An Ode to Autumn is a very fine thing

Ewen wrote a magnificent ode to autumn so I thought I would post it as we are now in the thick of this season. The mornings are crispy cold at the beach. The leaves are starting to fall. I love the sound of Ewen’s poem and the the way the images and the mood grows. Wonderful!

This is what Ewen said:

I wrote my ode about Autumn. The last and second to last lines rhyme, even though they didn’t need to but I thought they sounded better that way. I also read an ode  which was called Ode to Pablo’s Shoes. I liked how it sounded good when I read it out.

Ode to Autumn

From majestic trees
drop brown leaves,
the wind sweeping them
into nearby gutters.

Rain comes to visit
along with dark sky,
out from hibernation
and into their time.

The flowers of spring
limp and brown,
the sun of summer
chased far away,
the scarves of winter
not yet to be found,
but the leaves of Autumn,
are in abundance all ’round.

Ewen W aged 12, Year 8, Cobham Intermediate School, Christchurch

My favourite odes to things

 

So many poems about things. So many things coming to life in poems. Such  great detail. So many lines that sing in your ears.

Thank you so much for getting busy with poems about things. I loved reading them all but couldn’t post all my favourites. There so many! If you missed out this time do try my holiday challenges and all my Monday challenges next term.

I am sending a surprise book to William, Frances and Gryffin. Congratulations!

 

 

Ode to my teddy bear

I’ve had him

ever since I was born.

I sleep with him

every night.

He isn’t furry

any more

because I hugged

all the fur off him.

I called him teddy/ted.

He has cute outy ears

and little paddy hands.

Daisy,   Age: 8,  Ilam School

 

 

Ode To a Slide

Comes in all colours

And shapes,

Mostly found in playgrounds,

With all the swings

And other things,

Children climb my

Tarnished ladder

All the way to the top,

Then slide down joyfully

And do it all again,

Sadly,

They all leave me here,

Alone.

By Fia R Age 9, West End School, Palmerston North

 

 

 

Ode to a Blackboard

Crisp black

in the manic classroom

having chalk

scraped across

its lifeless area,

just sitting there

staring at the students

next to the teacher,

sadly

kids take zero interest in me

because of the noise I make

if you dare to scratch me!

 

By Gryffin P, 10 years old in Y6 at West End School, Palmerston North

 

Ode to a Necklace

That necklace I wear
Under the moon
The way it gleams
Underneath my chin
Joy to that blinding glimmer
How it enchants that muddy old riverbank
to a mirror of light
And leaves patterns in the air
You can’t see them, but they’re there
Those hot summer roads
Become velvet pathways
Give praise to the necklace
That gives off that touch

Frances, 8 years, Ilam School

 

Ode to lunch box

When the bell rings

I only want you

My little red rectangle

I open you eagerly

Hoping for you to fill my taste buds

Thank you for your services

For the past five years

Will you come with me

For my two years at intermediate?

Thimeth, age 10, Ilam School, Christchurch

 

Ode to Hagley Park

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Finlay, aged 8, Fendalton Open Air School, Christchurch

 

Ode to Swimming

I praise swimming

because of the way

the water moves

from one side

to the other.

 

Because of how cold

and how warm

and how deep the water gets.

 

The way flippers help

with kicking in the water

and how fast

they let you go.

 

The way the flippers bend automatically.

The way the water reflects your face

so you can see

how you look.

William S, Aged 7, Year 3, St Andrews School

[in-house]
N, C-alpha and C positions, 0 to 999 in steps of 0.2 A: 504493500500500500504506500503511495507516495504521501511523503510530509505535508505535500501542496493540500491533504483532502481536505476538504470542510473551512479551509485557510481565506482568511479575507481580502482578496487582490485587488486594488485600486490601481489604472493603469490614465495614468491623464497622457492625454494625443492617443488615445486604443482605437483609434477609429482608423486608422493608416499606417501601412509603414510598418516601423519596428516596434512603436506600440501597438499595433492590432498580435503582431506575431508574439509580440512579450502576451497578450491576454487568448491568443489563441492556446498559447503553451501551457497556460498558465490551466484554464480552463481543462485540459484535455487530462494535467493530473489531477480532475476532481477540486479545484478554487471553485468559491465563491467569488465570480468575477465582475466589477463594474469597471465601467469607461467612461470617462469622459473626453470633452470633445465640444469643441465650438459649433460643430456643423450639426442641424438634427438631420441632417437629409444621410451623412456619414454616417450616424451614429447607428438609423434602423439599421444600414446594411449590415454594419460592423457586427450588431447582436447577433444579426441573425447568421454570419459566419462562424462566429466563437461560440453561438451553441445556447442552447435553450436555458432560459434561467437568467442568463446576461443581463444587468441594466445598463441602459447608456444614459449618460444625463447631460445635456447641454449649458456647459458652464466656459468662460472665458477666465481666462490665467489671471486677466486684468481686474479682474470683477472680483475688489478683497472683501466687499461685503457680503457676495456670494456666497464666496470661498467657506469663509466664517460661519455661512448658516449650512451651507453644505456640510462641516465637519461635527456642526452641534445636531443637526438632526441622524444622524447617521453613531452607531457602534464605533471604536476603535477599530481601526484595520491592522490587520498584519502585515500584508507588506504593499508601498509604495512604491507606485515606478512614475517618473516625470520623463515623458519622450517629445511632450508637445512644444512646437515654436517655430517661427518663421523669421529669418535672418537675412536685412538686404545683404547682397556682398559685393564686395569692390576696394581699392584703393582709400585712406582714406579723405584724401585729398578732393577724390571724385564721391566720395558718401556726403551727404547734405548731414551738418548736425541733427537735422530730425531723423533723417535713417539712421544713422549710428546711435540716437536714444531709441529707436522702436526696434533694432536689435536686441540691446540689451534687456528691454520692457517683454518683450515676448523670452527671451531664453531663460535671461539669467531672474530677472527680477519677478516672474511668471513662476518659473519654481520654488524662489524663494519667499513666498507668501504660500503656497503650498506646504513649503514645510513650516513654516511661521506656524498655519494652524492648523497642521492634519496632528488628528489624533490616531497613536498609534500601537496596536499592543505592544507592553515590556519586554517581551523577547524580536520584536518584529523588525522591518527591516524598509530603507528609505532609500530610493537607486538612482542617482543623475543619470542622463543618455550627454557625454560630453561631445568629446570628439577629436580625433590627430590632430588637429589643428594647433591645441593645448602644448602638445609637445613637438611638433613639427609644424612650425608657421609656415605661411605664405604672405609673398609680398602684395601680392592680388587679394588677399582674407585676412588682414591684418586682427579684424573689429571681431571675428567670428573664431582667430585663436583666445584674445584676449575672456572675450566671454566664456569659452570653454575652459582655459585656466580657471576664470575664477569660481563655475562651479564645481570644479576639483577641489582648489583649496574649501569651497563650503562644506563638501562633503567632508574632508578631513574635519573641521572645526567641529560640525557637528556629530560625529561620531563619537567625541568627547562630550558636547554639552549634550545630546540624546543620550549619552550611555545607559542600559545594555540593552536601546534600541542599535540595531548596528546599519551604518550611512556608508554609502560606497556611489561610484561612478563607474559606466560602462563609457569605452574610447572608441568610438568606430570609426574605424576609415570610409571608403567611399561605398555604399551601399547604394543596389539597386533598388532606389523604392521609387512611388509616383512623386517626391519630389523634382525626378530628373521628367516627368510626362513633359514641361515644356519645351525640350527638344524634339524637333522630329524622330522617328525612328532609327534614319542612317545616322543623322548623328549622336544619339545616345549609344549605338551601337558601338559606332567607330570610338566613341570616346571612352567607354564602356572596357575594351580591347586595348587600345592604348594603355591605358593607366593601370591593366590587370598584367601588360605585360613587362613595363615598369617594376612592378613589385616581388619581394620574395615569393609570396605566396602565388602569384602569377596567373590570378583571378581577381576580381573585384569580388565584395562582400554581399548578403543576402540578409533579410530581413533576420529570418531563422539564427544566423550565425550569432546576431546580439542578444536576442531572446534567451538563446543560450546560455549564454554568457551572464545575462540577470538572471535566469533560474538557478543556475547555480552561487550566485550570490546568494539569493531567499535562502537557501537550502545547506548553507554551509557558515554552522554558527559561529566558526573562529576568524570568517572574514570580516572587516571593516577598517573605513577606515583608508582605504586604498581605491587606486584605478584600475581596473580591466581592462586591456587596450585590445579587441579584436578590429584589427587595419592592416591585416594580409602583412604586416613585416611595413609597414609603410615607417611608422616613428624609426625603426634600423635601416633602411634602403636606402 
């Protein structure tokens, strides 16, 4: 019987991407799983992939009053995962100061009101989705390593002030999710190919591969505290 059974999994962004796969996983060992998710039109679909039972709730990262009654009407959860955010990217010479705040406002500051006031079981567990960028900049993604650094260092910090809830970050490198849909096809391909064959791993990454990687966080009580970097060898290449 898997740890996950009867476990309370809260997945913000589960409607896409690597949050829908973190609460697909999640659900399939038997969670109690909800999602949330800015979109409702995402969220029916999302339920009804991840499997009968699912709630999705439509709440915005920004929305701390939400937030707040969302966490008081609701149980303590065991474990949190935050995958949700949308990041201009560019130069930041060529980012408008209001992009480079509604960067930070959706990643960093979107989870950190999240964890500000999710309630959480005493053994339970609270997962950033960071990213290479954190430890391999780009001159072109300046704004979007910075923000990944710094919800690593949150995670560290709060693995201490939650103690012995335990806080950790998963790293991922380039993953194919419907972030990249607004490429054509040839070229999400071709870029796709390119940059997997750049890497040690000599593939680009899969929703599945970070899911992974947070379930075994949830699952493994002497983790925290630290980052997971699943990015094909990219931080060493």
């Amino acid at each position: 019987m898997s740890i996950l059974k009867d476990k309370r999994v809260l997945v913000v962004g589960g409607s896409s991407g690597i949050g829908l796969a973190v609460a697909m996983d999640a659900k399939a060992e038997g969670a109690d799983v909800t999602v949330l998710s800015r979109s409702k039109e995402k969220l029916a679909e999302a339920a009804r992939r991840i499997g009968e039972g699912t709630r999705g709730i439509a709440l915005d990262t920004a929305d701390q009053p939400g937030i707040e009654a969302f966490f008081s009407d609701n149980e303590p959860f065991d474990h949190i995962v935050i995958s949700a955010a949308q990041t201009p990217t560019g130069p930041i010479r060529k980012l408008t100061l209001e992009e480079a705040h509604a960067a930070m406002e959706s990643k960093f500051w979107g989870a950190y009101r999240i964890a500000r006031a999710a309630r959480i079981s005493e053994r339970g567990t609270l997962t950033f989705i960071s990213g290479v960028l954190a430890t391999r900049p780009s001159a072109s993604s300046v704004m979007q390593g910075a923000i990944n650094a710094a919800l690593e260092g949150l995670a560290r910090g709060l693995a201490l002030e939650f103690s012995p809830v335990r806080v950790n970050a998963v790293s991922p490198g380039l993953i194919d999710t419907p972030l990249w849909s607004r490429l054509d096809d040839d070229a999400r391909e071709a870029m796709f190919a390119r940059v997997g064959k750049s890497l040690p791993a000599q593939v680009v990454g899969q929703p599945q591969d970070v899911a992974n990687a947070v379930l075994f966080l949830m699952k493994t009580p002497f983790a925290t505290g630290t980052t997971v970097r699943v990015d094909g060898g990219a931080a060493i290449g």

I Love Ponies

I love the smell of fresh clean ponies when they snuggle up to you,
Ponies are my love.

I hear the soft whinny when they come to see what you are doing,
Ponies are my love.

When they make the wind blow through my hair, when they let you do whatever they want on them,
Ponies are my love.

Lily, Year 3, Aged 7, St Andrews School

‘The Paula Green Method': Something for me to think about and some poems from Russley School

Melanie works with a writing group at Russley School in Christchurch and sent in some poems which I really loved. So  I am going to share them with you.

But first …

Melanie also sent me on a fascinating train of thought as she said she used what she calls ‘The Paula Green Method.’ Which was rather cool but got me wondering if I do have a set method.

I guess there are some key things at work when I do poetry workshops.

I want children to fall in love with language and play.

Sometimes it can be a bit daunting to write a poem cold so we often go on word hunts. Which is what they did. There is no one way to do this but helps build a word field to play in.

I also strongly believe poetry can ignite the most reluctant writer and set them on all manner of discovery paths. Important!

Poetry can also challenge a sophisticated writer to take new risks.

I am more inclined to open doorways and paths than have a set goal in mind. If the child has sparked that is gold.

One day I need to down and write up the method(s) to my poetry madness!

I love the sound of these poems and the glorious detail. They are surprising. They build pictures and they build mood. I love the way they have played with how the poem sits on the page (form) and the way the lines move. Wonderful job! I am honoured you used a bit of my method to get here.

Here are the poems:

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An Ode to Cricket at Kings School and a couple of Storms!

photo 1

Last week I visited Y5 and 6 students at Kings School. I especially loved the way the very lovely librarian made a display of my books and a poem with my name running down the middle –an inventive form of an acrostic poem. How creative! What a warm welcome!

In our session we played with lines, I read poems and we made up poems together.

The exciting cricket semi-final between New Zealand and South Africa had been on the night before so we finished up by hunting for lines that might go in ‘An Ode to Cricket.’ This is what we came up with. I thought it would be fun to play with the lines and do a second draft which I have posted after our first draft.

photo 2

 

Ode to Cricket

Pitching the hard ball